Committing Green-Mass Murder

I spent my Sunday morning committing mass murder – a bloody green massacre in my garden. Green tomato horn worms had decided to descend upon my just ripening tomatoes. Now, I am not above sharing the bounty, but when the invading creatures decided to sample every single red tomato before finishing off the most delectable one, I had enough and declared war. Using my trowel, I pried them from the leafless steams (apparently they enjoy the tomato leaves as well – kind of like getting the whole salad) and smashed their spiked bodies on the brick walkway. Dark green goo left wet marks on the path. On one tomato plant alone, I killed nine of the horned creatures. They were not just small either; two of the larger ones were at least three inches long and as thick around as a nickel.

I was able to salvage a whole ripe tomato from their feast. After some additional weeding, I took my lonely tomato inside and made myself a mushroom, tomato, and herm cheese omelet. The only thing not home grown or home made about my breakfast was the mushrooms and the oil I used in the pan. The queso blanco cheese I had made (for the first time) the week before and the eggs came from my chickens. I still have some work to do in perfecting the cheese, but for my first cheese making efforts, I am extremely proud. Every time I eat the cheese, I get that giddy smile on my face as I think of the different flavors I could create. I meant for my omelet to be a two-egg omelet but wound up with a three-yolk omelet instead. I am not complaining. In fact, cracking the larger egg and seeing the twin golden orange yolks made me grin. I would miss these when my chickens grew a bit older and figured out the exact science for egg laying. As for now, I enjoyed collecting an assortment of odd shaped eggs from my newly laying spring chicks.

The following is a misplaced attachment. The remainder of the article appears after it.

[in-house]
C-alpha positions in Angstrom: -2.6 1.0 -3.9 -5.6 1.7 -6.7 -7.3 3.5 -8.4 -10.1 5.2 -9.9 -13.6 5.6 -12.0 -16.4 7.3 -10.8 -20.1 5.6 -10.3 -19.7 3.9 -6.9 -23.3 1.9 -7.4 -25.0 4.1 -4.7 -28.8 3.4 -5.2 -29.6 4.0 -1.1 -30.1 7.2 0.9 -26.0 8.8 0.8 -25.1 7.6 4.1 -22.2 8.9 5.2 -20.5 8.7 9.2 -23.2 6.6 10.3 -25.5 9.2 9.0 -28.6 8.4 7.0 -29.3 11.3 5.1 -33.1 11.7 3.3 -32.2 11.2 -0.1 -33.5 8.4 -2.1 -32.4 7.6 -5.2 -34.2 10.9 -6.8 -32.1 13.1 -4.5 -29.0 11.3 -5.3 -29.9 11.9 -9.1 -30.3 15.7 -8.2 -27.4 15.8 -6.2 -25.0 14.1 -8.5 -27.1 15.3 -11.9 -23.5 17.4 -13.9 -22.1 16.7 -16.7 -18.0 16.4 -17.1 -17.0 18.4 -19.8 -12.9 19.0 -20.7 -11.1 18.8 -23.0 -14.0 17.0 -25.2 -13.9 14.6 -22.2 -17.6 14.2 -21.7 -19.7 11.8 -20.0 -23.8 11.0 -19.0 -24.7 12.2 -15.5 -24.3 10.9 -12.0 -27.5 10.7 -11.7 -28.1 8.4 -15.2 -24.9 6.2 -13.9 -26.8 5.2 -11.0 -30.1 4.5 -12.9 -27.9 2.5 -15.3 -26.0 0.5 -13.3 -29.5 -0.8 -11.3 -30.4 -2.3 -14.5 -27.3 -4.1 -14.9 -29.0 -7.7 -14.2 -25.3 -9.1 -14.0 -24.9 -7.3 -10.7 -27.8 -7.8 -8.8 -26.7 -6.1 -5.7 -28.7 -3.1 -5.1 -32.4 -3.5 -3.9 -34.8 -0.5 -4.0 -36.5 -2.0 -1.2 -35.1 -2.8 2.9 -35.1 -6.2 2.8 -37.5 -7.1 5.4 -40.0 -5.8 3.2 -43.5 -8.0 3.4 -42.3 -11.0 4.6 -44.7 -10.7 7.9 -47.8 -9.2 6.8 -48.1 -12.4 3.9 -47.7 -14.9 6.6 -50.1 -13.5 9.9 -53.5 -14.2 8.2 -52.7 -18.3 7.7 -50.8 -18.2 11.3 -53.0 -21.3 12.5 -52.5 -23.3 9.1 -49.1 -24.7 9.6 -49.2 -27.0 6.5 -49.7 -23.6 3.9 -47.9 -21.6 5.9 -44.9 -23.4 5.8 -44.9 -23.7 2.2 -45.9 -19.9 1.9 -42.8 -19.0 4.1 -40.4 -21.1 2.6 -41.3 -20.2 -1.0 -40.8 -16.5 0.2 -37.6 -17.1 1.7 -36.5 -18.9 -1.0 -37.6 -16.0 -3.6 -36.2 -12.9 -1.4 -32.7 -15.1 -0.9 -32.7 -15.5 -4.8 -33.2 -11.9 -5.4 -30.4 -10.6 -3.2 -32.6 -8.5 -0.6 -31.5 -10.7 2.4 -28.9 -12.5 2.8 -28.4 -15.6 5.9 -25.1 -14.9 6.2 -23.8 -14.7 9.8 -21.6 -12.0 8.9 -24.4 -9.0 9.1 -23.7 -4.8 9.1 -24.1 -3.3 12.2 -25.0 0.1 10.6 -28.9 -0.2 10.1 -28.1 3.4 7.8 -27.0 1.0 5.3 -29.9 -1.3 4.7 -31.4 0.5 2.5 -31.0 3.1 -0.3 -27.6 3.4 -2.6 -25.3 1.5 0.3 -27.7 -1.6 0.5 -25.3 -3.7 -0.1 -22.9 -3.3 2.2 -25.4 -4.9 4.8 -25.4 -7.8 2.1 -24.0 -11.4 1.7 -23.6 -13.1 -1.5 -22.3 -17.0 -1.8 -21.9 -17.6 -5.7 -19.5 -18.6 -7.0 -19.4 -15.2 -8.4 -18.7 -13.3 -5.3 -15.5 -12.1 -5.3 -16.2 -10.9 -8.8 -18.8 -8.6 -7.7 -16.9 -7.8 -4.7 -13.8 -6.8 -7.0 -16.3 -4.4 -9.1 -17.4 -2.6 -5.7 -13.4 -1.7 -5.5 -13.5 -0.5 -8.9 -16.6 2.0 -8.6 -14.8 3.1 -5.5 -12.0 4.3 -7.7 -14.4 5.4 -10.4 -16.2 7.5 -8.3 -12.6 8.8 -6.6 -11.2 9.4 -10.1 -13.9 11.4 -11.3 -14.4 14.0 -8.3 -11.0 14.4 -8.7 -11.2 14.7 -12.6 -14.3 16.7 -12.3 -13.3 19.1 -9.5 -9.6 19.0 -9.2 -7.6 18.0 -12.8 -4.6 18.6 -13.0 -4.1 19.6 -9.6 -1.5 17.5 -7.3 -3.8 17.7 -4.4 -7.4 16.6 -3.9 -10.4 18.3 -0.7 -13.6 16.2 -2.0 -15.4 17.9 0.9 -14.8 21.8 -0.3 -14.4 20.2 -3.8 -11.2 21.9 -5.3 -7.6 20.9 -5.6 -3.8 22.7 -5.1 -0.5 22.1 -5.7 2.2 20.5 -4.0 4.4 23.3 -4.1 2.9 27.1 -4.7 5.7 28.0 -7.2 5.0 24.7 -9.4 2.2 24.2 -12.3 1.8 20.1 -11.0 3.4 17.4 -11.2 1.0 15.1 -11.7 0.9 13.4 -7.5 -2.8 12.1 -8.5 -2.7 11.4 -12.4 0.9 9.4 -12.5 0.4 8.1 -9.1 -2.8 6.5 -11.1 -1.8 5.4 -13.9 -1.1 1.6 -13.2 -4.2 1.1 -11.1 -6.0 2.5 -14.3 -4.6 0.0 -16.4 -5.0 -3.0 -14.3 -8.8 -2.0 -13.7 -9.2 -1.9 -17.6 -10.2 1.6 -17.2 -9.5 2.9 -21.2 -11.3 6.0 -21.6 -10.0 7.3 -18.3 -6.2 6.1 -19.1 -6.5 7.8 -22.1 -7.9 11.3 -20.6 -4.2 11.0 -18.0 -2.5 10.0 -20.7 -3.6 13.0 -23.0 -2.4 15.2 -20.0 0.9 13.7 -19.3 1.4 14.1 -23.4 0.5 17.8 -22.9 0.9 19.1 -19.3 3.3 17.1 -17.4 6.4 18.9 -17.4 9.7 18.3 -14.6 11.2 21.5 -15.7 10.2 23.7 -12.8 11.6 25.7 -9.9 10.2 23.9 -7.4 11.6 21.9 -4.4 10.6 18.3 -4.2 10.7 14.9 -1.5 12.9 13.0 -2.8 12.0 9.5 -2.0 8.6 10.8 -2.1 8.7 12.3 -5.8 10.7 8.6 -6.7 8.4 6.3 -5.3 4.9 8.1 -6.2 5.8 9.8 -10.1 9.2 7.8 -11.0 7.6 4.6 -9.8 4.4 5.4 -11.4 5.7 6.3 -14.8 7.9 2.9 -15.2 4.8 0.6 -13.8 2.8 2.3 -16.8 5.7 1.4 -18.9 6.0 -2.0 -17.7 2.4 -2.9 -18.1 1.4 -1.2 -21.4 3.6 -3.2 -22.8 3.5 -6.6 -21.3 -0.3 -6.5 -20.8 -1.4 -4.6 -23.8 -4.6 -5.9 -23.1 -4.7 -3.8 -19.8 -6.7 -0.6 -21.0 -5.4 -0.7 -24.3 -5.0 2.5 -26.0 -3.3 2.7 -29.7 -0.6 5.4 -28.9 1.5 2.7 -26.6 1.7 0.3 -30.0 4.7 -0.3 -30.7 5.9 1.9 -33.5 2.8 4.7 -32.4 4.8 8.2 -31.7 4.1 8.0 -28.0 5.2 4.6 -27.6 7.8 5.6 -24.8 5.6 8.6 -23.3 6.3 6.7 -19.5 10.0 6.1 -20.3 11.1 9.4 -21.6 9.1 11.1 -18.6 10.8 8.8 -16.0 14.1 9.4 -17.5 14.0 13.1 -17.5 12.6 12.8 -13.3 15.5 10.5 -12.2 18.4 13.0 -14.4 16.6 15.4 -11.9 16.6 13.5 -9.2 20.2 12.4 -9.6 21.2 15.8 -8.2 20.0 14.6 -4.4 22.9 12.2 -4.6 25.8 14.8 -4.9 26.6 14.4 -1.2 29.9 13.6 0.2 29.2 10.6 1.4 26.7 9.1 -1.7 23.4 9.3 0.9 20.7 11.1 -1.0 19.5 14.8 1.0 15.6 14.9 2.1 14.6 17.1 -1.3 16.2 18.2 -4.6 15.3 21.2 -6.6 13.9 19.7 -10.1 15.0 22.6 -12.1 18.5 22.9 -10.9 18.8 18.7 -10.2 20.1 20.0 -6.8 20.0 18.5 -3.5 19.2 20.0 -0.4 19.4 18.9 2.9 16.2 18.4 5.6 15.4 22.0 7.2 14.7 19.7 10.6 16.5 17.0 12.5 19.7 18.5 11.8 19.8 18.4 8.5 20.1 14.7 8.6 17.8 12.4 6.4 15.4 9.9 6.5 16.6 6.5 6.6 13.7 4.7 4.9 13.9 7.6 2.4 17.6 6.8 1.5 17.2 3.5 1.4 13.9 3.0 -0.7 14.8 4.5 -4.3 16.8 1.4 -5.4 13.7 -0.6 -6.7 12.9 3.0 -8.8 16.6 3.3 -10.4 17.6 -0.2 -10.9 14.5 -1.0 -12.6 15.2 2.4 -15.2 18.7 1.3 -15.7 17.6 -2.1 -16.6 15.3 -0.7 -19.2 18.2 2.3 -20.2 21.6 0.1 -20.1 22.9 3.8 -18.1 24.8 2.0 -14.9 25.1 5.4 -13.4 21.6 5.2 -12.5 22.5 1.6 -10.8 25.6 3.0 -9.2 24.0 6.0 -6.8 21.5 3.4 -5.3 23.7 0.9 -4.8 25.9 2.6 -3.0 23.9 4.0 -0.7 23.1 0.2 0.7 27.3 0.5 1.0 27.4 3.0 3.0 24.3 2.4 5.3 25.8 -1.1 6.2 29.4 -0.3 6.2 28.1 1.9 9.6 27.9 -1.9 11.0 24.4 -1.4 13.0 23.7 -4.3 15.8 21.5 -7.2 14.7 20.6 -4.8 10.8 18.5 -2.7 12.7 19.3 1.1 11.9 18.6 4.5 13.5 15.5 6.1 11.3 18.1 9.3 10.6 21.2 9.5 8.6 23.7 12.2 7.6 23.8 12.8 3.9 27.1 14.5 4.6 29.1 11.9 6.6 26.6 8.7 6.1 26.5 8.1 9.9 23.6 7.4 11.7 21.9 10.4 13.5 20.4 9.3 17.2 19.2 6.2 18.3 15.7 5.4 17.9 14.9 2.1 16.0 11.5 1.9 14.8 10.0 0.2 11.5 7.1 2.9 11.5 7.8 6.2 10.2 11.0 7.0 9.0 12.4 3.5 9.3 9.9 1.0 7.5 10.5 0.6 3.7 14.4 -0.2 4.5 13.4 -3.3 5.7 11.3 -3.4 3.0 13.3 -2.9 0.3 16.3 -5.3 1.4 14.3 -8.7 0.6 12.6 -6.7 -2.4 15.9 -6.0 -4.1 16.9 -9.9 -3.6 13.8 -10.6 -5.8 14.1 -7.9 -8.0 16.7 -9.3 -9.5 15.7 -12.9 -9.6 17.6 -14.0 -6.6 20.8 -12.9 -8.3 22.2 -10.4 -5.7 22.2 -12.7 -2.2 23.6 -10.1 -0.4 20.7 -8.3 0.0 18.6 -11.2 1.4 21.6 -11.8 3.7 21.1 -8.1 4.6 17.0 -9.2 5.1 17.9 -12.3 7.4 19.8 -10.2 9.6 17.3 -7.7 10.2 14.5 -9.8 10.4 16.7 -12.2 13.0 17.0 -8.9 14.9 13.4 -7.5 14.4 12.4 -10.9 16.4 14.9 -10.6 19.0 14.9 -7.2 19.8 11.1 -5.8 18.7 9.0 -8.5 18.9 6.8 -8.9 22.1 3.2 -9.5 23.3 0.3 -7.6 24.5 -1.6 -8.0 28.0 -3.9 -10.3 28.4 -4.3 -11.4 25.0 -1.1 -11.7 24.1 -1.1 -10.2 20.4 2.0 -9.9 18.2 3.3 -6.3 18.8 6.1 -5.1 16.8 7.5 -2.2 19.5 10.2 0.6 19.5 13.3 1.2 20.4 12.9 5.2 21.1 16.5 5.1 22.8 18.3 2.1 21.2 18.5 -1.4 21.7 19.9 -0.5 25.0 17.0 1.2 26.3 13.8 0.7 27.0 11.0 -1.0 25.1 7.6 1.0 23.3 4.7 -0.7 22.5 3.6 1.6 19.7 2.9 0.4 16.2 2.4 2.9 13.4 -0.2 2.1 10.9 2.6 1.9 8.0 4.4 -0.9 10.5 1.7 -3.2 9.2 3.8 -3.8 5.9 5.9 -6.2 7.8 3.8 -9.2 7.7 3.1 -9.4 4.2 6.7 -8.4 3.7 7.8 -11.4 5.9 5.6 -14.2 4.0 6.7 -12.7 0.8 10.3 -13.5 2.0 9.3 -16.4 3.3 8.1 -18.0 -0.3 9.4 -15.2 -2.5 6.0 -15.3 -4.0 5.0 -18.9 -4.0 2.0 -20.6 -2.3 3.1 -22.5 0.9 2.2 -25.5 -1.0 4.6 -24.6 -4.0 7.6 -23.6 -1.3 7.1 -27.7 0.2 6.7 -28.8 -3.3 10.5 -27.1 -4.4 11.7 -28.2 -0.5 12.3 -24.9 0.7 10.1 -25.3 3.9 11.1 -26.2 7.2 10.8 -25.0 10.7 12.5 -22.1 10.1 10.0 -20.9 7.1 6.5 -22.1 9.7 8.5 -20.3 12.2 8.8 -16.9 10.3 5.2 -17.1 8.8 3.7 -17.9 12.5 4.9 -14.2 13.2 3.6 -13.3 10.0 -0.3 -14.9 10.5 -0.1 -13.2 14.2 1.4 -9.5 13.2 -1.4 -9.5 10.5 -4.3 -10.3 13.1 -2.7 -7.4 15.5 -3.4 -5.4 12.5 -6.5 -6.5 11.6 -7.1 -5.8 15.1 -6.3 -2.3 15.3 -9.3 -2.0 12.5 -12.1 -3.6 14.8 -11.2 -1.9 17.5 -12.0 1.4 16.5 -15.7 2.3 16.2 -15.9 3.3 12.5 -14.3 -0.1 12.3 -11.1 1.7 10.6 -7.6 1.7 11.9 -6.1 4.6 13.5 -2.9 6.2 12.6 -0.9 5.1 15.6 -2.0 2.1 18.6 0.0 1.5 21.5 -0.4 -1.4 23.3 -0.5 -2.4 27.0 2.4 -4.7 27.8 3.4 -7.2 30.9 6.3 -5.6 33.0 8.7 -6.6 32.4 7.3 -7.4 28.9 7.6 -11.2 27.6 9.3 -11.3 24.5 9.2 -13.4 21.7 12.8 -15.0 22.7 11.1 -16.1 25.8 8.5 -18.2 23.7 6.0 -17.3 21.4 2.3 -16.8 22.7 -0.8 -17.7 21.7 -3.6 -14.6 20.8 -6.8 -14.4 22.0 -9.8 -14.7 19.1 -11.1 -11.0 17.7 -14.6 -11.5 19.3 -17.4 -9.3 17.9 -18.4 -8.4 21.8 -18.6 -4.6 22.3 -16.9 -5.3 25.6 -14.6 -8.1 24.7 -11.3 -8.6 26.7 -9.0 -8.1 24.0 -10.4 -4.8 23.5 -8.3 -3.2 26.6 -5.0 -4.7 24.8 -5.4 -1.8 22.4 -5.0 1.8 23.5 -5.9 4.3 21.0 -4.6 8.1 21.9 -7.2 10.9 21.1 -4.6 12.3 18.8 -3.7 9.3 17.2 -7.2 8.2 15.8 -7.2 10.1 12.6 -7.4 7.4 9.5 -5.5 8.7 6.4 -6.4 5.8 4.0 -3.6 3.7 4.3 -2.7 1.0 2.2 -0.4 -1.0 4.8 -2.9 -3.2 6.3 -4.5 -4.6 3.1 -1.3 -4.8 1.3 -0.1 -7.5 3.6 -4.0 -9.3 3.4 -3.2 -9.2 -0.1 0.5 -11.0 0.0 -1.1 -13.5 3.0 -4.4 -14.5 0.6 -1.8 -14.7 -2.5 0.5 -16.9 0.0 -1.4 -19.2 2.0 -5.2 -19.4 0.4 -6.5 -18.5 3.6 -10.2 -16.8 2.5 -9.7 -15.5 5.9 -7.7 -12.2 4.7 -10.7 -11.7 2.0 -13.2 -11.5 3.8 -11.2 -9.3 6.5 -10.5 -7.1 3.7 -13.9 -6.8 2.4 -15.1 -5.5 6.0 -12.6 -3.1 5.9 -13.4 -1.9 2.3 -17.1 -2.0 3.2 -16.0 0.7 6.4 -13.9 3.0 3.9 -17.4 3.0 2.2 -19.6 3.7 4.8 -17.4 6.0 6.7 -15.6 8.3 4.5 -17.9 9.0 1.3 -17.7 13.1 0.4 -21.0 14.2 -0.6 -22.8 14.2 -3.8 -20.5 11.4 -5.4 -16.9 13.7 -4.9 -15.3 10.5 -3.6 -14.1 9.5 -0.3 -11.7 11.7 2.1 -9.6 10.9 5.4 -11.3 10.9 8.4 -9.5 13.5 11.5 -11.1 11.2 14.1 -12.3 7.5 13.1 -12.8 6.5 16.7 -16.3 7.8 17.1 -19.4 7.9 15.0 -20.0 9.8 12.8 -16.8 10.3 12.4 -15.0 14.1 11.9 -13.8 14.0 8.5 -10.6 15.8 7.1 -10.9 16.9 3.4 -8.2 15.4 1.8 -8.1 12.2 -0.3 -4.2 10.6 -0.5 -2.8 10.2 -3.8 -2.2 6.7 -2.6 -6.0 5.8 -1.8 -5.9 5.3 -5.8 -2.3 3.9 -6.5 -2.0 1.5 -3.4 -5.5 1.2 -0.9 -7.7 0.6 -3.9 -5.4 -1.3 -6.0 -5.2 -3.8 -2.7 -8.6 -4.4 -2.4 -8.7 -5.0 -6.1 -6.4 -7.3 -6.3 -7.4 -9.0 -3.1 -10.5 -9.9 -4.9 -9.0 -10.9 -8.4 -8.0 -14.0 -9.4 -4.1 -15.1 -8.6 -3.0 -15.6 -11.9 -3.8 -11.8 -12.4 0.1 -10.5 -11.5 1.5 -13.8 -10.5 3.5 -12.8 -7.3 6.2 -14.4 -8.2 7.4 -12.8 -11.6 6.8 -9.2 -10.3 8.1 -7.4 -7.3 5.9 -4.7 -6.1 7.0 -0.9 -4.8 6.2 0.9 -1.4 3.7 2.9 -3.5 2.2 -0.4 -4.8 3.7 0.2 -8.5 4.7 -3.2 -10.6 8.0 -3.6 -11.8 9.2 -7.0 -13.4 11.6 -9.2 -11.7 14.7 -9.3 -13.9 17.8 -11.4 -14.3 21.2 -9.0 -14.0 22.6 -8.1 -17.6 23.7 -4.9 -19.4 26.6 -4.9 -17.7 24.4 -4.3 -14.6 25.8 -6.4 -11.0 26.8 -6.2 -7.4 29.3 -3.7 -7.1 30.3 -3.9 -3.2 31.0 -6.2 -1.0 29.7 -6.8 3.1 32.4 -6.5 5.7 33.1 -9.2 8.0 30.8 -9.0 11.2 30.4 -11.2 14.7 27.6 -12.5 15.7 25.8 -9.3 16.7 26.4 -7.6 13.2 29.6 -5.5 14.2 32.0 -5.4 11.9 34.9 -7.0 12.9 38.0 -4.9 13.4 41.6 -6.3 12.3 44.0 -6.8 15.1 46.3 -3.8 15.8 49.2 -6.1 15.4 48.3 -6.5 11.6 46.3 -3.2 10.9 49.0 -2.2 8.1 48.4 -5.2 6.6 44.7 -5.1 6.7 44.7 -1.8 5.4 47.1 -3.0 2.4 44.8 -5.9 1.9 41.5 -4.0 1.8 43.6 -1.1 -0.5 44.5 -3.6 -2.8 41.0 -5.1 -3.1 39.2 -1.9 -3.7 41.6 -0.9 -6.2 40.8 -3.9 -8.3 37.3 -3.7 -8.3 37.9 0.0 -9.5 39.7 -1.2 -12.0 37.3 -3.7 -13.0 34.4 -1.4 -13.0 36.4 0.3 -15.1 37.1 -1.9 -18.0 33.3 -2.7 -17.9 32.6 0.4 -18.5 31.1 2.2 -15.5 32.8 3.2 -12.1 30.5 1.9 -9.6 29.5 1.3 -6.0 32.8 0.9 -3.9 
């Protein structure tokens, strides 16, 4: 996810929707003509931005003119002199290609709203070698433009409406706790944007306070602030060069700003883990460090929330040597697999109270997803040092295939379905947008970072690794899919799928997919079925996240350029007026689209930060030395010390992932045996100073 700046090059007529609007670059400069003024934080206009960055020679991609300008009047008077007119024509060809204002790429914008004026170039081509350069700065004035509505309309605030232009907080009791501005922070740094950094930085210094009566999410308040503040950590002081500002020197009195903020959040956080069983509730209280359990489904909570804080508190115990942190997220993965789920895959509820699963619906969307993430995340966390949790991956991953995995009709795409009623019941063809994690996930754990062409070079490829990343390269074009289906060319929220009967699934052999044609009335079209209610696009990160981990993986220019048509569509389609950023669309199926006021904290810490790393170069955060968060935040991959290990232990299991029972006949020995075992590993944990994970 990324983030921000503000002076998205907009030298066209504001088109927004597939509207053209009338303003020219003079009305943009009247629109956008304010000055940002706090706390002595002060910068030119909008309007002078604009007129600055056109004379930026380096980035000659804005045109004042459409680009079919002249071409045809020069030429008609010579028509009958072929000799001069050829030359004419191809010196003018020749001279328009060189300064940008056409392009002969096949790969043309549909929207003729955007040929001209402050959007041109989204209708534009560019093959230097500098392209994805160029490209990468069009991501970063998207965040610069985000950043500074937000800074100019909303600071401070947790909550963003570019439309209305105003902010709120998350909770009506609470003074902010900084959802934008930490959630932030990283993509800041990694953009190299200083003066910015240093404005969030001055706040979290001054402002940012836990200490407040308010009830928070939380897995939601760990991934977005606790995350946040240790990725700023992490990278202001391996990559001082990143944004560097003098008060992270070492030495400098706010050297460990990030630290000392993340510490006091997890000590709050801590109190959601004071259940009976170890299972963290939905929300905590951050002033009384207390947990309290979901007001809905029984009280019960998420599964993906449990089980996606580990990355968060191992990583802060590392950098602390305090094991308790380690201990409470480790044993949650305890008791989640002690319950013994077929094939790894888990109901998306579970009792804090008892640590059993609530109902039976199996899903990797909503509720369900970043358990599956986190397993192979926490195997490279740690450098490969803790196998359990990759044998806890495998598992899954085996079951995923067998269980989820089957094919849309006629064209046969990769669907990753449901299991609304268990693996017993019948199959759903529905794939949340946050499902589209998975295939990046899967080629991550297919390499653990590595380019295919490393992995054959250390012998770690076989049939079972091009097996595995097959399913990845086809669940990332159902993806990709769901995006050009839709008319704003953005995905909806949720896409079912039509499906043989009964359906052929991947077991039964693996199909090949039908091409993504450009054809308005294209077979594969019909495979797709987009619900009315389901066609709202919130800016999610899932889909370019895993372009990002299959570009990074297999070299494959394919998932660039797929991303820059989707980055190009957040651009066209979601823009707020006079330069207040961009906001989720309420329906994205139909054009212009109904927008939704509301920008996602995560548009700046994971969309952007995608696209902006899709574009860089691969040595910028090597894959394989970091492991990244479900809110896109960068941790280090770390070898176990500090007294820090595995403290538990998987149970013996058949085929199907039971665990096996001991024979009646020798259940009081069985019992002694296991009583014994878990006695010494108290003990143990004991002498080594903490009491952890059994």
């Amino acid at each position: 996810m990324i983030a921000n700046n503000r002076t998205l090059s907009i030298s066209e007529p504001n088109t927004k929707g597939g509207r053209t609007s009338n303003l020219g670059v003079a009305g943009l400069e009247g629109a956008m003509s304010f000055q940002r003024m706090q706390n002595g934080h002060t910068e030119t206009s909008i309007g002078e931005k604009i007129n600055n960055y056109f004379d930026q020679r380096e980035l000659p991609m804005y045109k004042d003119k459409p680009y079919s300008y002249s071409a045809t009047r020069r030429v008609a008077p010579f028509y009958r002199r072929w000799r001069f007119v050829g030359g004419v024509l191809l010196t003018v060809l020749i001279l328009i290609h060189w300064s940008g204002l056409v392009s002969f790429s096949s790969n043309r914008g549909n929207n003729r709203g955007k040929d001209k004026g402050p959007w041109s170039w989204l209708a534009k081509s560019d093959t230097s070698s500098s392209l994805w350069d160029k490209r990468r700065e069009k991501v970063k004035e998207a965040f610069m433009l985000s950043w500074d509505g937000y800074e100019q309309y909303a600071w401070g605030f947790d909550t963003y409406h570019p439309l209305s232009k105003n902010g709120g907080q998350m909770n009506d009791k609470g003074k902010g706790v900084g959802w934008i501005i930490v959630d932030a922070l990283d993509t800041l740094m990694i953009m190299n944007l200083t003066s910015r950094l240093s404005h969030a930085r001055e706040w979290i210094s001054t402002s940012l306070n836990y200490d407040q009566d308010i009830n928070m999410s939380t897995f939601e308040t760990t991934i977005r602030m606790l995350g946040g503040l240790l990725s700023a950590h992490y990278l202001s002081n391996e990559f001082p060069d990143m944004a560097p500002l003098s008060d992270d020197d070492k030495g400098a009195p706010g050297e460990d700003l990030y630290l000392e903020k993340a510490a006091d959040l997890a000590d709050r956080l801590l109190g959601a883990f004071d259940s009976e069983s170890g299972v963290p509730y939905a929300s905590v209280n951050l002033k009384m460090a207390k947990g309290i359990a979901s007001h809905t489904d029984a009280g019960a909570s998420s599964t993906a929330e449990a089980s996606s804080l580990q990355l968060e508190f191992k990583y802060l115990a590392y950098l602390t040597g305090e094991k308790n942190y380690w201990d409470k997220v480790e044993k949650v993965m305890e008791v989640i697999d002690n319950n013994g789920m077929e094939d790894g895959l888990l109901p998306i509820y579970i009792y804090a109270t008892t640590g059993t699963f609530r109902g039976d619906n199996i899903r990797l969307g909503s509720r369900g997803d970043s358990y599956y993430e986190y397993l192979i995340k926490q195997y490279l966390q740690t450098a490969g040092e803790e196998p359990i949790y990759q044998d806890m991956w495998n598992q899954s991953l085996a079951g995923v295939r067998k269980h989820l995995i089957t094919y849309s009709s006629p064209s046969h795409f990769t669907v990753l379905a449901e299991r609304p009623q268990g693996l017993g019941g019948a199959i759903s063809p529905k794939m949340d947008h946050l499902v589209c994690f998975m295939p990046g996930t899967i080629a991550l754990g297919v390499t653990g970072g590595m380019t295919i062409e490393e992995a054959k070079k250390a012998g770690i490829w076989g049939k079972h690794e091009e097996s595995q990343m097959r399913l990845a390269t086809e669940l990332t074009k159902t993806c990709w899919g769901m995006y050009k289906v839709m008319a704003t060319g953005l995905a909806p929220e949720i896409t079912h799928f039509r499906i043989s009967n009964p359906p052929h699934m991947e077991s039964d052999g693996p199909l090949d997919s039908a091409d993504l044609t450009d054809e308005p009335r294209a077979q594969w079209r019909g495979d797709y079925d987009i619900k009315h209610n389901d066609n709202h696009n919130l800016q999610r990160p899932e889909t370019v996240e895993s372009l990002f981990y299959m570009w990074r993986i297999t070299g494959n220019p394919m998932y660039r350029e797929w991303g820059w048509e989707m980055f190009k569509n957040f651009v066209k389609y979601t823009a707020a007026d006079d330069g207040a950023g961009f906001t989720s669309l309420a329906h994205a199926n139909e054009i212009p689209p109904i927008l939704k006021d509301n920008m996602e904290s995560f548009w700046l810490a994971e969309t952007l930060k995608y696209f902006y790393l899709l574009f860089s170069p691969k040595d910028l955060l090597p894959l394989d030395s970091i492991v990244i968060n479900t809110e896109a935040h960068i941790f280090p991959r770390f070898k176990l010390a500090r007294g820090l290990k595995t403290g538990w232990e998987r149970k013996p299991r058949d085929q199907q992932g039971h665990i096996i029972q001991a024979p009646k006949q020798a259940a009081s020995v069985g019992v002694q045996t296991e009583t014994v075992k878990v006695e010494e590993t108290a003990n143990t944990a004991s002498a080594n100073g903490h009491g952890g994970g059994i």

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2 responses to “Committing Green-Mass Murder”

  1. Judy says :

    If they sentenced all of us mass tomato horn worm murderers to jail, they couldn’t hold us all. And, wasn’t it satisfying to know where the vast majority of the ingredients in your meal came from and what was or wasn’t sprayed on it? I grew up in my grandfather’s NH barn and now love and respect our family barn – barn life is a good life.

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